Keith Hernandez and John Olerud were clutch throughout their baseball careers. But were they Hall of Fame worthy?
There is a little ledge above my bedroom window, on which rests various pieces of sports paraphernalia.
On one end is a Starting Lineup figurine of John Olerud. On the other end is one of Keith Hernandez.
I bring this up because our Stats & Information Group is conducting its own Hall of Fame balloting.
Our rules are the same as those for the Baseball Writers' Association of America, with one exception --you’re allowed to write in candidates no longer eligible for consideration by the actual voters. And on my ballot, I’ve included both Olerud and Hernandez.
Keith Hernandez and John Olerud
My vote is based partly on the eye test (which also allows me to vote for Jack Morris and Dale Murphy) and partly on the stat test (why I’ve also checked off Bert Blyleven and Tim Raines). I’ll admit to being biased. Hernandez and Olerud are my father’s two favorite Mets, so I’ve been subject to many lengthy discussions in which their virtues were extolled.
I vote for both rather than just one because the two are baseball’s version of identical twins. Thus, if I think one is worthy, the other is as well.
Bill James devised a similarity score metric that allows you to compare players. Olerud rates as Hernandez’s 10th-most similar player. Hernandez is Olerud’s seventh-best comparison. But in my view, they’re even closer than that. Consider the following:
Hernandez was the son of a minor league player.
So was Olerud.
Hernandez hit .296 in 17 major league seasons.
Olerud hit .295 in 17 major league seasons.
Hernandez walked a lot (11.2 percent of the time)
Olerud walked a lot (12.6 percent of the time)
Hernandez finished his career with a 128 OPS+
Olerud finished his career with a 128 OPS+
both had an OPS 14 percent better than league average
(thanks to the commenter who pointed out that it's 14 percent better, and not 28 ... 128-100, then divide by two)
Hernandez age 24 to 33 :.305 BA, 134 OPS+
Olerud age 24 to 33: .307 BA, 136 OPS+
Sabermetrician Sean Smith devised a defensive rating for players, Total Zone Runs, which uses play-by-play data from Retrosheet and accounts for nearly 60 years worth of games. I’m not going to pretend I fully grasp it, nor am I going to extol it as an end-all, be-all stat, but a look at the numbers gives me some basis for legitimacy. The players I’d think should rate near the top and bottom rate near the top and bottom.
Hernandez rates first among first basemen in Total Zone Runs.
Olerud ranks third among first basemen in Total Zone Runs.
In regards to their Hall of Fame candidacies, I am fully understanding of those who say that these were a pair of very good players, but ones not worthy of the game’s top honor.
Former Mets on HOF Ballot
If you feel that way, I would encourage you to read the work of Chris Dial and Jack Moore, each of whom has done an impressive job in making the case for their legitimacy. A quick summary would be that both Hernandez and Olerud were great hitters and elite defenders compared to their peers, and each were integral parts of championship teams.
I want to add one more piece of analysis to their arguments.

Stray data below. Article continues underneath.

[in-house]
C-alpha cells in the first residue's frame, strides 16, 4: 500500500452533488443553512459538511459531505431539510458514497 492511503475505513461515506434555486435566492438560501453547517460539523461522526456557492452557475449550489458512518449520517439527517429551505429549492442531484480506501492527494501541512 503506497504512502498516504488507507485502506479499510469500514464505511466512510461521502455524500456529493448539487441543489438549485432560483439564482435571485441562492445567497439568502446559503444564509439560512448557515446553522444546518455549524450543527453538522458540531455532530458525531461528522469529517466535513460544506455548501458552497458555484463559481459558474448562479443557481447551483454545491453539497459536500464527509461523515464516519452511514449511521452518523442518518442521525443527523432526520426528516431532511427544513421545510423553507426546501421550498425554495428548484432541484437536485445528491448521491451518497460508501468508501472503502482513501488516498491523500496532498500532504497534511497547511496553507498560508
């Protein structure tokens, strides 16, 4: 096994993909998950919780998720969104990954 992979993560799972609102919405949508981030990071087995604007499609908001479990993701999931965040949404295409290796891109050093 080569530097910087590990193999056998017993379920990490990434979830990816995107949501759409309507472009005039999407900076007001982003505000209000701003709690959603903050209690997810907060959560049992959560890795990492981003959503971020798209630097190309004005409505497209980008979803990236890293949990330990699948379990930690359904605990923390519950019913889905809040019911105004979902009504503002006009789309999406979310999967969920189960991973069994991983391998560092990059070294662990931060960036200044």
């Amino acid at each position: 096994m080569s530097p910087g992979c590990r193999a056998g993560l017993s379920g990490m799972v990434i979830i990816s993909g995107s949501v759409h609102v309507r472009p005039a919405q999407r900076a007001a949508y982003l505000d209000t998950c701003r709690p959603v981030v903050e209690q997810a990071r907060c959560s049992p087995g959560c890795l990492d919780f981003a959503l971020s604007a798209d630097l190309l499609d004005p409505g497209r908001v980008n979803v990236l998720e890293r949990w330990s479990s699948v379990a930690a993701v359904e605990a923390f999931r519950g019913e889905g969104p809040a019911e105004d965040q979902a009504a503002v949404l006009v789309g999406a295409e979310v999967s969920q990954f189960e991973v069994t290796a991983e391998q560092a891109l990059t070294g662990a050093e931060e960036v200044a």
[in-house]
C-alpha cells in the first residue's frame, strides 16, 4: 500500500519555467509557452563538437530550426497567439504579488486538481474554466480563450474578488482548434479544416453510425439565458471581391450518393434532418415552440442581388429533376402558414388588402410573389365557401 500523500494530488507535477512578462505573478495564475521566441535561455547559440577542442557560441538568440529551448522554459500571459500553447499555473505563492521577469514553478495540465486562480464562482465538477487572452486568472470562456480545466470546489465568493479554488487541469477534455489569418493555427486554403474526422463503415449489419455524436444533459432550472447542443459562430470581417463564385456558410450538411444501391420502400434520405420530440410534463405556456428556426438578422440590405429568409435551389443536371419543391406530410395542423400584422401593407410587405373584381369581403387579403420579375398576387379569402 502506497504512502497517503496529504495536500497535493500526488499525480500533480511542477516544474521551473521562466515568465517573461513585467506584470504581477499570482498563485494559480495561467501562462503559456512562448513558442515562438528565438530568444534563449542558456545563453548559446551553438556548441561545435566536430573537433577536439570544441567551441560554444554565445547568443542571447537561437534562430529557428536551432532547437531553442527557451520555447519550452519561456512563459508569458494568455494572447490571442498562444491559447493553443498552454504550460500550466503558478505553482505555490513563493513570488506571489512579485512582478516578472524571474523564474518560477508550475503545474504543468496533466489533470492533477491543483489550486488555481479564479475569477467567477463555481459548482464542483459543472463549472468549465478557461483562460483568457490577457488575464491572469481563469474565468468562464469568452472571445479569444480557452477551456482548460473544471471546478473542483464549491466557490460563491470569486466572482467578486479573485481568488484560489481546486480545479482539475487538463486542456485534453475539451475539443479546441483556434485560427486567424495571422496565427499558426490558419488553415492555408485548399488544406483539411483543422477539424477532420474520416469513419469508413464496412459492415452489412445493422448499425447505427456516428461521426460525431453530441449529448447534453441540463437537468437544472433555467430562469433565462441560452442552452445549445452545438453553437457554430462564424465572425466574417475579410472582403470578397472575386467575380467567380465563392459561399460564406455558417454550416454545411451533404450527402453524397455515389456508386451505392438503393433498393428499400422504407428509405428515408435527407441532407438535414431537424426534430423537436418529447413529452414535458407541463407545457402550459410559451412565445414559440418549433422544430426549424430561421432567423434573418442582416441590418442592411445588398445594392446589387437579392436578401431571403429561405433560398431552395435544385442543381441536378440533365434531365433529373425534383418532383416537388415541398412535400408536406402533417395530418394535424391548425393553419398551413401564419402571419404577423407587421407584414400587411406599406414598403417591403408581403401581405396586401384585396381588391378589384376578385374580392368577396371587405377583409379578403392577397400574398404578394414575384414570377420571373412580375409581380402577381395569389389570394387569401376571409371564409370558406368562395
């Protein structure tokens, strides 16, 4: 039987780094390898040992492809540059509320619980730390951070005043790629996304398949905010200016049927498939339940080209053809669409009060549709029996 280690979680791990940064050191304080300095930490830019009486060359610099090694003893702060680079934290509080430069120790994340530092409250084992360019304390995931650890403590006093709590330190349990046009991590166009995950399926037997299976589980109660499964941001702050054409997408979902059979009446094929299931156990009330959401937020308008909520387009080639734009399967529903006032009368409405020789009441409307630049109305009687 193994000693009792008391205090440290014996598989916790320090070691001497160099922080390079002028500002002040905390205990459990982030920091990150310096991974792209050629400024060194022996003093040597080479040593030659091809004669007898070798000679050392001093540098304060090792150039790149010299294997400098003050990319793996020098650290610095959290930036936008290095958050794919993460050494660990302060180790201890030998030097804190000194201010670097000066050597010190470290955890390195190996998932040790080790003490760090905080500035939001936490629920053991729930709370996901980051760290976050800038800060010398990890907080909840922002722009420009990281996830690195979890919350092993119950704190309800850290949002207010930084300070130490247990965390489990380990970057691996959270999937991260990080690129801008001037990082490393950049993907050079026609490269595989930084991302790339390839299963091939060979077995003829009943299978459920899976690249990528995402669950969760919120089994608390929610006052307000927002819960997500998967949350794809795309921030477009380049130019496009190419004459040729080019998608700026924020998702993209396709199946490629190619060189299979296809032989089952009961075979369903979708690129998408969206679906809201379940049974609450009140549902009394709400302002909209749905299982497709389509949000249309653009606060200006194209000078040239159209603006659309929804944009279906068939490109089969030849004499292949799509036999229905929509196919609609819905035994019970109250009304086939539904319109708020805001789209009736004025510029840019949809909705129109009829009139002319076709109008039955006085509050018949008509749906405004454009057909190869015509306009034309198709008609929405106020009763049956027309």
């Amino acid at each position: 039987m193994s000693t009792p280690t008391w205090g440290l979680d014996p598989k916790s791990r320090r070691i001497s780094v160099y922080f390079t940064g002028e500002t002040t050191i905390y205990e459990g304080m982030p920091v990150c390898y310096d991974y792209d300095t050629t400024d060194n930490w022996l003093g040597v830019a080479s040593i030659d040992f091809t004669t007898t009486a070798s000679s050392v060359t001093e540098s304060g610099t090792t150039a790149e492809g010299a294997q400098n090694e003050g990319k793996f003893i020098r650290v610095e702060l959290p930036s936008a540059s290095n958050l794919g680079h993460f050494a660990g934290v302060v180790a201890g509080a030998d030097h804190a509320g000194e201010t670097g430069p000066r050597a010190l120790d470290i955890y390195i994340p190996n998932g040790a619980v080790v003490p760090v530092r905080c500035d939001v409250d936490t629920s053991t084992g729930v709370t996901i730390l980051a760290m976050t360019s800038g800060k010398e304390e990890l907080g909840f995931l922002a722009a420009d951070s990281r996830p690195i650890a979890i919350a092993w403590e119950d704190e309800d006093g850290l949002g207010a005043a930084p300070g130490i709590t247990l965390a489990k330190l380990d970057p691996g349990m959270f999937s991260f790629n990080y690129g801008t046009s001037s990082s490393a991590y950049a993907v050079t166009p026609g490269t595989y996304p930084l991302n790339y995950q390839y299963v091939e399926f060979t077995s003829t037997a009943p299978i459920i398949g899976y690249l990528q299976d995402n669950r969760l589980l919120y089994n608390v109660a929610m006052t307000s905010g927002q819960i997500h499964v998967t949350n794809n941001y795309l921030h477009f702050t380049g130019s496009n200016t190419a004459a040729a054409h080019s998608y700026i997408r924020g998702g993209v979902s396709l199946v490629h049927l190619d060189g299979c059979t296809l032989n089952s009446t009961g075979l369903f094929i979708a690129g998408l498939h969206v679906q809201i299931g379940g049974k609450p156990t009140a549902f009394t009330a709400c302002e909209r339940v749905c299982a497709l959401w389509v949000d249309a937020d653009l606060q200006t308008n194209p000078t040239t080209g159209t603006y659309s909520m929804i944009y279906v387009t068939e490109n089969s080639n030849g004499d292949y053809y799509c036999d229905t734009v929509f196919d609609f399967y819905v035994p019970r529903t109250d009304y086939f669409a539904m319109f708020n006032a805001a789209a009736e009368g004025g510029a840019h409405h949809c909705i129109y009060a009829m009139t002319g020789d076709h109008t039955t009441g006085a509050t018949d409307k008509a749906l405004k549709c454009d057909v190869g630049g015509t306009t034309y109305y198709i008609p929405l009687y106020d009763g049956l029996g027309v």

A statistical measure, Leverage Index, measures the importance of every plate appearance relative to how much it can impact the outcome of a game.
The most important plate appearances would be in situations such as a tied or one-run game with men on base in the mid-to-late-innings. Those are categorized as high-leverage situations. The least important ones would be in blowouts, with no one on base. Those are low-leverage situations (there is also a category for in-between: medium leverage).
Using their Mets careers as examples, Hernandez’s two-run single that cut the Red Sox lead from 3-0 to 3-2 in the sixth inning of Game 7 of the World Series, came in a high-leverage-situation.
Olerud’s two-run go-ahead single against Braves reliever John Rocker in the eighth inning of Game 4 of the 1999 NLCS, also came in a high-leverage situation.
Hernandez reached base 40.1 percent of the time for his career in such plate appearances, including on-base percentages of .422, .486, and .445 from 1984 to 1986, three pretty significant years in Mets history.
Olerud reached base 40.7 percent of the time and had an on-base percentage of .395 or better in all three of his season with the Mets (all of which were playoff-contending teams).
Both of those rate as exceptional marks in the context of their eras (Hernandez slightly moreso, because most of his career came outside the steroid era and his primary ballparks favored pitchers).
I’m fully aware that the window of opportunity has closed on Hernandez, who never got even 11 percent of the vote in his nine years on the ballot, and he wasn’t included in the recent Veterans Committee consideration list (in which the closest player to getting elected was a Hernandez contemporary, shortstop Dave Concepcion).
That same window is likely to close quickly on Olerud given that this year’s candidate field is crowded with worthy potential inductees. Some voters are having a hard time limiting their choices to just 10 and the likelihood is that Olerud won’t get the five percent necessary to be on next year’s ballot.
But they’re assured of at least one vote in our Hall of Fame voting. My window of opportunity is forever open to both of them.